Hi, my name is Chenai Mbanga! Welcome to my blog! I write to encourage, inspire and empower you in growing in your spiritual life through reflections and prose. I have been writing on this blog for 5 years now, and it has been a journey! Join me as I continue my journey toward self-actualizing.❤


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Latest Posts

Dirt Roads

“Go back?" he thought. "No good at all! Go sideways? Impossible! Go forward? Only thing to do! On we go!" So up he got, and trotted along with his little sword held in front of him and one hand feeling the wall, and his heart all of a patter and a pitter.” 
― J.R.R. Tolkien, The Hobbit


It took me 5 hours to get to a place that is an hour and 25 minutes from where I was. And the experience had me making comparisons with my own life and I had to laugh. Laugh, because the sting of life is unmatched. You set out with good intentions only to be humbled unceremoniously, where you’re left with more questions, more frustrations than you perceive your capacity can hold. 

I ventured out of the city toward my destination, only to encounter a road block that made no sense. Police were blocking the highway and would not let cars pass through. There wasn’t an accident in sight. I parked my car on the shoulder of the road, searching my GPS for a new route, but could not find one. The police officer told me to go back to the city, that the road was blocked for the next 3-4 hours and walked away before I could ask why. 

All the cars were being turned back.  I couldn’t believe that there was only one route to get to my destination but that’s all that was showing on my GPS and I wasn’t familiar with the area at all.

I decided it was a sign that it wasn’t meant to be and began heading home. When I was close to home I stopped, and just sat in my car. Disappointed, annoyed. I don’t know how long I sat in there. But things changed. I was made aware of a different route and I mustered the strength to give it a try. I didn’t anticipate any issues, but is life worth living if it doesn’t throw a few unexpected wrenches into your best laid plans?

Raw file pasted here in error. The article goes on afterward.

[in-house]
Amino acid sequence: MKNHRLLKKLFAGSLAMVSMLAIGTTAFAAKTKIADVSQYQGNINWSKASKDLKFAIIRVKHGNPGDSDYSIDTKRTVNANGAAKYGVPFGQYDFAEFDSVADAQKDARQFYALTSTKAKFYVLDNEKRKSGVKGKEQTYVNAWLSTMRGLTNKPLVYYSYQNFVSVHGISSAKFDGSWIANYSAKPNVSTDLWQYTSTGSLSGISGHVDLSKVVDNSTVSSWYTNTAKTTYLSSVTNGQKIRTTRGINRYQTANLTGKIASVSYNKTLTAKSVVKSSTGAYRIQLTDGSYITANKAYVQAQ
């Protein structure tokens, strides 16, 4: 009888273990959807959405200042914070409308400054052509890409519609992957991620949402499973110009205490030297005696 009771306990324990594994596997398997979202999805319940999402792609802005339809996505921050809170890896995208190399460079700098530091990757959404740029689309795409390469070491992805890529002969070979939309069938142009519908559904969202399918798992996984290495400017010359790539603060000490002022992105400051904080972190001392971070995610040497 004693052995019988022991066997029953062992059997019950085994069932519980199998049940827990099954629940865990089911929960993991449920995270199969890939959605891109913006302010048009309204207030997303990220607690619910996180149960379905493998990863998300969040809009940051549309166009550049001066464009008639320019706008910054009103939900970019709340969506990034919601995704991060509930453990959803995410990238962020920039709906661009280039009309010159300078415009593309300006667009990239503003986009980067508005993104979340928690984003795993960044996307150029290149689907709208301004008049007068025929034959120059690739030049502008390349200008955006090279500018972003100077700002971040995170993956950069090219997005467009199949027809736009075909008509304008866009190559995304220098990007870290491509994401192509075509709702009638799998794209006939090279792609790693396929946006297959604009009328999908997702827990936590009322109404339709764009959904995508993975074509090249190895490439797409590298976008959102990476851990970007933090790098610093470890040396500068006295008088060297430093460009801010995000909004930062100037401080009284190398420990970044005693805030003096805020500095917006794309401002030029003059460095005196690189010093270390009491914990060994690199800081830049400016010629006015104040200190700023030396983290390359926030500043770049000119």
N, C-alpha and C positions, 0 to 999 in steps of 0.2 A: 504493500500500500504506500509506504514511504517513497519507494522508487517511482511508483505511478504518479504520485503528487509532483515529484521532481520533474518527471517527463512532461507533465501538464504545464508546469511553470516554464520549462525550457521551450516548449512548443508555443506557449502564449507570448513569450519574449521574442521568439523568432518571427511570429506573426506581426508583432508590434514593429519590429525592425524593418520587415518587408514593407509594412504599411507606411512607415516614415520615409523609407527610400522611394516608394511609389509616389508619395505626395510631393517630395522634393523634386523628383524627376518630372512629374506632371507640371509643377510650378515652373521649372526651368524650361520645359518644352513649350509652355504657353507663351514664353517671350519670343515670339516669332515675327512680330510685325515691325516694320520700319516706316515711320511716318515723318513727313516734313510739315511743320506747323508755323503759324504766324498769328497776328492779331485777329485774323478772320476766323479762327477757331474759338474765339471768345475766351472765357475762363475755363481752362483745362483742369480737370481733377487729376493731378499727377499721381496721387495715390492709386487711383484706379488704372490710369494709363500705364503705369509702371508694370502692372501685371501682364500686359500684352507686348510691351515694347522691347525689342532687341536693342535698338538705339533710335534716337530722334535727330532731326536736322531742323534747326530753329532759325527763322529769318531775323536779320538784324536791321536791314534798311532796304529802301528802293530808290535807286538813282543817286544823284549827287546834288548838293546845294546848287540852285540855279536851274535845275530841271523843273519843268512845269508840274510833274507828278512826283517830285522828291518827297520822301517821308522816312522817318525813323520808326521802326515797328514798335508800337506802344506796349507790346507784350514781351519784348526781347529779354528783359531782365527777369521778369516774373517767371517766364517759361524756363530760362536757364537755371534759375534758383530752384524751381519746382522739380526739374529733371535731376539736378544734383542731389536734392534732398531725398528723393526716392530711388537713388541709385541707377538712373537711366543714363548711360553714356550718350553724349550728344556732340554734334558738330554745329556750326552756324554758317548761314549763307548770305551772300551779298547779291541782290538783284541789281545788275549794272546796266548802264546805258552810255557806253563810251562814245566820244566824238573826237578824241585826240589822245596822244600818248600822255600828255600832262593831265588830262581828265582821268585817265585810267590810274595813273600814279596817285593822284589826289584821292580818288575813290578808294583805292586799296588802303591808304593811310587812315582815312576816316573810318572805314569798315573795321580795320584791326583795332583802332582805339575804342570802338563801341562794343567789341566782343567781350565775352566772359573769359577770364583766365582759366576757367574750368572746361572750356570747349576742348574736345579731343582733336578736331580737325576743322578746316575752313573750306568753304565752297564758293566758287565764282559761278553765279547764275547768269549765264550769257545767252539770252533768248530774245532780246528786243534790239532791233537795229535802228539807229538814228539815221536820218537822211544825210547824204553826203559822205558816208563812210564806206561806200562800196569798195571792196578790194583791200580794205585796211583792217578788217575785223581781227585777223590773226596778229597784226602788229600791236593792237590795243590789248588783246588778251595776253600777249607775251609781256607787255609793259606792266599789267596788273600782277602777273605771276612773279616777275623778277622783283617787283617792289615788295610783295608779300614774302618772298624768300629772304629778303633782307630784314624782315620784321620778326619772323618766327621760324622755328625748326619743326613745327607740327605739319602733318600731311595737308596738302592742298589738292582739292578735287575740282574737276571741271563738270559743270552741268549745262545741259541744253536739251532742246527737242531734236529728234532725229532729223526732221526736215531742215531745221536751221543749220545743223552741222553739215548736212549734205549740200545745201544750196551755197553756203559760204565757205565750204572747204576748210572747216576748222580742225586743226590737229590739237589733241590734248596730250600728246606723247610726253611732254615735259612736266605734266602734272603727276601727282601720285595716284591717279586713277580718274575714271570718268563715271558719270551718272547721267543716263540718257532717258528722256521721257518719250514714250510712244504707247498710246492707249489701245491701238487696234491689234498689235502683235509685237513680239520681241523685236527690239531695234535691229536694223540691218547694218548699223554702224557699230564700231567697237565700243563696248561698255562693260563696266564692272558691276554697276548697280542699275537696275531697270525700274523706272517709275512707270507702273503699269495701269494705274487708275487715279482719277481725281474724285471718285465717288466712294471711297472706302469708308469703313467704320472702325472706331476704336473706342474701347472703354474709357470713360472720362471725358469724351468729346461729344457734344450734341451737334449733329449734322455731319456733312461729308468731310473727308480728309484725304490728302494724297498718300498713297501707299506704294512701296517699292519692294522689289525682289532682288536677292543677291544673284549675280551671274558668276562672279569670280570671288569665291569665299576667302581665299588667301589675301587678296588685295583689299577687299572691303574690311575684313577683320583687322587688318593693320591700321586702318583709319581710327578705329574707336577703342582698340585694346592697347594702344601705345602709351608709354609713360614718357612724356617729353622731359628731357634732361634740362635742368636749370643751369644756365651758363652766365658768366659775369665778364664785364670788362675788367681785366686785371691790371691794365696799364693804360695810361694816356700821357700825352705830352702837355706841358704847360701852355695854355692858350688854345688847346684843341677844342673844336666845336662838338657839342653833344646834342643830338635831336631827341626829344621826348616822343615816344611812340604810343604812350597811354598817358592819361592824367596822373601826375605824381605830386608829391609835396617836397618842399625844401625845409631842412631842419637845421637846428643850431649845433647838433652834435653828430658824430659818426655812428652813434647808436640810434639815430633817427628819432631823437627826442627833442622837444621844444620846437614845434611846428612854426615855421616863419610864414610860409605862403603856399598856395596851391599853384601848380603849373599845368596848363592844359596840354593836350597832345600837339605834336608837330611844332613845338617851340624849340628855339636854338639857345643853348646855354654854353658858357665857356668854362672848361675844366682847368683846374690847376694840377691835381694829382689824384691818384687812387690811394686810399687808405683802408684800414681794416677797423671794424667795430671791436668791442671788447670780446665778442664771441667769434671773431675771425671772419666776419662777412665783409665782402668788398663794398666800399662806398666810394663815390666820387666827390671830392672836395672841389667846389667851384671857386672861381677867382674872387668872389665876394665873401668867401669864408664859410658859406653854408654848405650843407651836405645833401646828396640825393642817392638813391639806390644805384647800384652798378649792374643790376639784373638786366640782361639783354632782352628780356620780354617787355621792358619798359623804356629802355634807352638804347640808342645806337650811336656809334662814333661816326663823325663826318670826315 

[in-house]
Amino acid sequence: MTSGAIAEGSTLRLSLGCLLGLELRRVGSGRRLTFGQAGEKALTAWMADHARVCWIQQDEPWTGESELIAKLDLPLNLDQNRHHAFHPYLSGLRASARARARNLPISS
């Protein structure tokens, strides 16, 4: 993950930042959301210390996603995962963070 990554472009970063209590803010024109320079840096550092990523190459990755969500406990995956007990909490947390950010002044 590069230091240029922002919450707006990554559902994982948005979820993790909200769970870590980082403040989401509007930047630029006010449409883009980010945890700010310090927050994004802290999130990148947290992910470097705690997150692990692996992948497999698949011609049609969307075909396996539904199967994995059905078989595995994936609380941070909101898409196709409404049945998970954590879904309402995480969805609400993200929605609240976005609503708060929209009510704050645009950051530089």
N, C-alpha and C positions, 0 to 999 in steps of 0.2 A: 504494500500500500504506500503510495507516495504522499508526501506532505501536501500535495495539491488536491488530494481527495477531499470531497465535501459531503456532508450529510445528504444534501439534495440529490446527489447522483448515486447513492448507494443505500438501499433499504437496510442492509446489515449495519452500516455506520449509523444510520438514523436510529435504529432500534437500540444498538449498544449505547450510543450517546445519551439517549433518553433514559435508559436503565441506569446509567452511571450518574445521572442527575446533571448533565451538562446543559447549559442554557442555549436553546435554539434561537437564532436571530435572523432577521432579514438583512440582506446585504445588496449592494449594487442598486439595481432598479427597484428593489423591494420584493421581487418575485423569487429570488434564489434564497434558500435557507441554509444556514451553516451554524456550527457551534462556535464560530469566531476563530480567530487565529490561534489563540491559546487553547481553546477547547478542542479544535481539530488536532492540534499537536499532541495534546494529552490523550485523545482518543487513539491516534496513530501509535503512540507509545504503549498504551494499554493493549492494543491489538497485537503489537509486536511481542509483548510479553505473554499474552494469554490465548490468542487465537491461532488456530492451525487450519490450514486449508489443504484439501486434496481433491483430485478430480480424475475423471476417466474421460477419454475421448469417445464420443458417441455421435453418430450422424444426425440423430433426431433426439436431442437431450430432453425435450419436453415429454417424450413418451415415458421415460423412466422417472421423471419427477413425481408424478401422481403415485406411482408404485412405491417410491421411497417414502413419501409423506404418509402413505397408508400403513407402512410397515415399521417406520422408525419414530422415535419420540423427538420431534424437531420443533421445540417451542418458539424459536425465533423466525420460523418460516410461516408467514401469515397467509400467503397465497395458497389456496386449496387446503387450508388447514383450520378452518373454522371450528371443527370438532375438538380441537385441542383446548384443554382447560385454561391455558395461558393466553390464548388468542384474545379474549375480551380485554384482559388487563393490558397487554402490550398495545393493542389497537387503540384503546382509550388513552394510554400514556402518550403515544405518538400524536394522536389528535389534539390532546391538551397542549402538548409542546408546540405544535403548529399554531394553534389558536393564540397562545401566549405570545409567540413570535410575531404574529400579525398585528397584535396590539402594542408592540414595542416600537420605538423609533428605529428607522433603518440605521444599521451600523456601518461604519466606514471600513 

This new route took me from the nice, civilized, smooth roads, to a dusty, rocky path reminiscent of obscure dirt roads in serial killer movies. On my right and my left were endless fields of grass or weeds or something. I couldn’t accelerate much because my car kept swerving. I could only drive at most 30 kms/hr. I anticipated the dirt road would last for a short while but I drove like this for what felt like 45 minutes.  I stopped at one point, distressed, because where the hell was I going?

My GPS said I was 27 minutes away. All I could see ahead of me was dust road. On either side of me were endless fields of grass or weeds or both. Home was over an hour away now, and I wanted to go home!

But I convinced myself to keep going. I assured myself of this: if in 27 minutes I find myself more in the middle of nowhere than I am now, I can turn around. Let me keep trying, and if truly 27 minutes from now I’m not where I need to be, I can go home. I can throw in the towel. 

It felt as though my entire car was falling apart and I was regretting the trip. I thought about how I should’ve rented a bigger car instead. I thought about a lot of things. I regretted. I tried to encourage myself.  The dust road went on forever. Rocks and debris kept hitting my car. Plumes of dust covered the back, and ahead of me was more dust.  Dark grey clouds rested overtop a kaleidoscope of colours on an endless sky that I could not appreciate.

How did the smooth road get this rough, this bumpy, this uncertain so quickly?